“The Consequences of Love” (2004)

The 2004 Italian feature The Consequences of Love screened Monday night as part of the Hamilton Film Society’s weekly programme of international and classic movies.  It was the third contemporary Italian film in a row for the Society, coming after the 2006 movies Mid-August Lunch and Red Like the Sky.  While all three offered their own charms and pleasures, The Consequences of Love perhaps shaded the others.  In premise, execution and imagery it lingers in the memory long after the haunting last frame.

 

There’s a temptation to label any film that features the Mafia a ‘gangster picture’, especially if it hails from Italy.  The Consequences of Love resists such pigeon-holing, even as the secrets of its enigmatic protagonist are revealed.  Titta di Girolamo is a shy and lonely man in his late 40s, long separated from his wife and largely estranged from his two children.  He lives a solitary existence in an expensive Swiss hotel, spending his days in the establishment’s bar, barely acknowledging either the other permanent residents or the staff.  His sole purpose in life is as a money launderer for the mob, depositing large sums of cash into their account on a monthly basis.  The only entertainment he allows himself is to play a low stakes card game with a down-on-their-luck married couple, a pair of ancient aristocrats, habitual gamblers and sometime cheats who once owned the hotel.

 

When Titta’s brother, a man whose energy and charisma contrasts markedly with that of his sibling, visits for a day,  the careful routine is disrupted.  The younger man acts as catalyst, causing latent tension between Titta and the hotel’s barmaid to come to the surface.  In the past Titta has pretended to ignore Sofia, afraid of the feelings the twentysomething woman stirs in him.  She in turn has been frustrated at his rudeness, yet also attracted by his mystery.

The relationship that develops between the two stops well short of the melodrama implied in the film’s title.  The Consequences of Love is no more a conventional, May-December romance than it is an out and out gangster movie.  It’s rather a melancholy character study and psychological thriller, building its tension slowly, avoiding the obvious in terms of both plot and structure and keeping the audience guessing until the very end.  The titular ‘love’ is a metaphor for any kind of emotional contact between individuals.  Titta’s decision to re-engage with life is self-consciously made and all the more moving for his certainty that it will bring about his downfall.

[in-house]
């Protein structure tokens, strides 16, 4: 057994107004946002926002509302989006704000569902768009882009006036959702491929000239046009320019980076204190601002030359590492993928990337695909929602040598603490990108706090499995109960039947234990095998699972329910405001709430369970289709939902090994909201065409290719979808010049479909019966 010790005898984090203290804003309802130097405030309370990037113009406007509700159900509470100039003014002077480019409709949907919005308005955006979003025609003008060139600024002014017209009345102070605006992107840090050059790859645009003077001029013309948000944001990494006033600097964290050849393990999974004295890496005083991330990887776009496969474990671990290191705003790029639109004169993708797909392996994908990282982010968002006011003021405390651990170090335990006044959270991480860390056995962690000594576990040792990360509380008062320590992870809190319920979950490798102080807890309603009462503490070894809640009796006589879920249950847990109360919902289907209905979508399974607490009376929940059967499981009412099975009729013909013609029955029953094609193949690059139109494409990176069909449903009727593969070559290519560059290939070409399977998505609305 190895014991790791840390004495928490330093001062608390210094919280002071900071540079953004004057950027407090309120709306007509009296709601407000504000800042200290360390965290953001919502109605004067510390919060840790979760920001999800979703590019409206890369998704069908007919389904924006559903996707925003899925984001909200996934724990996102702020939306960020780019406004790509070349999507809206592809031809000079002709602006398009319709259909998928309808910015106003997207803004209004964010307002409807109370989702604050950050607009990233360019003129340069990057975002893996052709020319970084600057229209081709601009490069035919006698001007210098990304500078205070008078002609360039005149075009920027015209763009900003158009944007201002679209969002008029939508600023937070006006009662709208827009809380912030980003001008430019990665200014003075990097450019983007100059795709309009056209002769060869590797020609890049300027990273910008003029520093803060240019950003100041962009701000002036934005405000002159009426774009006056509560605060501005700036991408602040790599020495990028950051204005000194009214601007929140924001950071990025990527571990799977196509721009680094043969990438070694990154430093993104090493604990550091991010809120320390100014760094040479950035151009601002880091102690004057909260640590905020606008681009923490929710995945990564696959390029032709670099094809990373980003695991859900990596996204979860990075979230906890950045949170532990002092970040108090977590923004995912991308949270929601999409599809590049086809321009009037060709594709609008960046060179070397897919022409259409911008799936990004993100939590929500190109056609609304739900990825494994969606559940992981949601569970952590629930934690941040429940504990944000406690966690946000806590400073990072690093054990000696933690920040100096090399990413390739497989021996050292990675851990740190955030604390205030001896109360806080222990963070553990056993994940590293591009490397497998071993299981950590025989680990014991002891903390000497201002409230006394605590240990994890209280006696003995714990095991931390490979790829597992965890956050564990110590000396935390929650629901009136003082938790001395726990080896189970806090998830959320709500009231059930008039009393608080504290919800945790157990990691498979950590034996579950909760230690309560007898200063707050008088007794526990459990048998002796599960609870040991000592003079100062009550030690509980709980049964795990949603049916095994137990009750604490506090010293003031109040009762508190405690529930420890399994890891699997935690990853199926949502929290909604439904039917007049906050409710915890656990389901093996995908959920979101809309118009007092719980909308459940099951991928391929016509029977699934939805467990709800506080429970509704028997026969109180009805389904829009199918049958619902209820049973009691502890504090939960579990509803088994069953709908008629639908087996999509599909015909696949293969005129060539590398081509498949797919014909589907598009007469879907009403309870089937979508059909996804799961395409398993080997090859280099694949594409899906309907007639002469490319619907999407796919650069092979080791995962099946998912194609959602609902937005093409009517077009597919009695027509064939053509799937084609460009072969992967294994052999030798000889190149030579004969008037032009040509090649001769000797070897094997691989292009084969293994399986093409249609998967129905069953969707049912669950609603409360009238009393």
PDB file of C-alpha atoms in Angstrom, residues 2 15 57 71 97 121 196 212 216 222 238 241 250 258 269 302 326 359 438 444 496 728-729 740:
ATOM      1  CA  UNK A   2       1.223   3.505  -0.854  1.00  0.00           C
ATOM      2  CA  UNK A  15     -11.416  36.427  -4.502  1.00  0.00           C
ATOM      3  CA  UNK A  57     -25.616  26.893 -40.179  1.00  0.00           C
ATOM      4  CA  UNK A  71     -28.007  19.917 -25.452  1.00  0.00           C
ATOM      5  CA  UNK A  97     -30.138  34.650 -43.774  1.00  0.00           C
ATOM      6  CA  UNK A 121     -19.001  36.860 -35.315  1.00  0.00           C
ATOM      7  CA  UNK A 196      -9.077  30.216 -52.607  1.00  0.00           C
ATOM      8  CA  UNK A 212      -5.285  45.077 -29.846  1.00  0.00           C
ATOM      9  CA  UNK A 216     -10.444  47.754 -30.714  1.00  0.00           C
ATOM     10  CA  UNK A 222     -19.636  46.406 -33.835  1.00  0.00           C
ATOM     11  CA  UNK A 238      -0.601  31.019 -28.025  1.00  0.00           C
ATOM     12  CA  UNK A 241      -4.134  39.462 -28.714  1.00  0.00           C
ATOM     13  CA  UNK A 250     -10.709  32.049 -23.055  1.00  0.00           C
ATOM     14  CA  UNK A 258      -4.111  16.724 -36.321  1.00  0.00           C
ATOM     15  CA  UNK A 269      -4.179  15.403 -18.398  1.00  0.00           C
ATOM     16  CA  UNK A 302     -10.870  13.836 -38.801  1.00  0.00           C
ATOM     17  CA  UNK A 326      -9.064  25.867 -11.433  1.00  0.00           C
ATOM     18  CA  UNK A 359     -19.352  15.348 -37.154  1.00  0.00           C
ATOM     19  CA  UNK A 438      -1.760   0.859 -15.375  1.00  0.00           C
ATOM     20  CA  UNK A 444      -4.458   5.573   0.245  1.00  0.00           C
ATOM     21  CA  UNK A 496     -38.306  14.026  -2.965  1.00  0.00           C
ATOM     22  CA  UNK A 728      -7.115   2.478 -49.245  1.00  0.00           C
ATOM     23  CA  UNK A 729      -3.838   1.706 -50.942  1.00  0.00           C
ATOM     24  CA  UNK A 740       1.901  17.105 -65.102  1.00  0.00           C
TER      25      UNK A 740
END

By definition the acting has to be low key.  Toni Servillo is subtle and effective as Titta, as much in voice-over narration as physical performance.  As Sofia Olivia Magnani proves herself an entirely more controlled actress than her grandmother, the legendary ham of Italian neo-realism, Anna Magnani. There’s also a showier supporting cast of ill-dressed Mafiaso to sustain appropriate verisimilitude.

Ultimately The Consequences of Love is a director’s film, not an actor’s.  Writer-director Paolo Sorrentino has drawn comparisons from some critics to the likes of Antonioni.  While that might overstate things, visually Sorrentino does prove himself capable of some breathtaking compositions and thematically he explores a similar sense of urban alienation.  The concluding coda - unexpected and unexpectedly powerful -  is an achievement that any director would be proud of.


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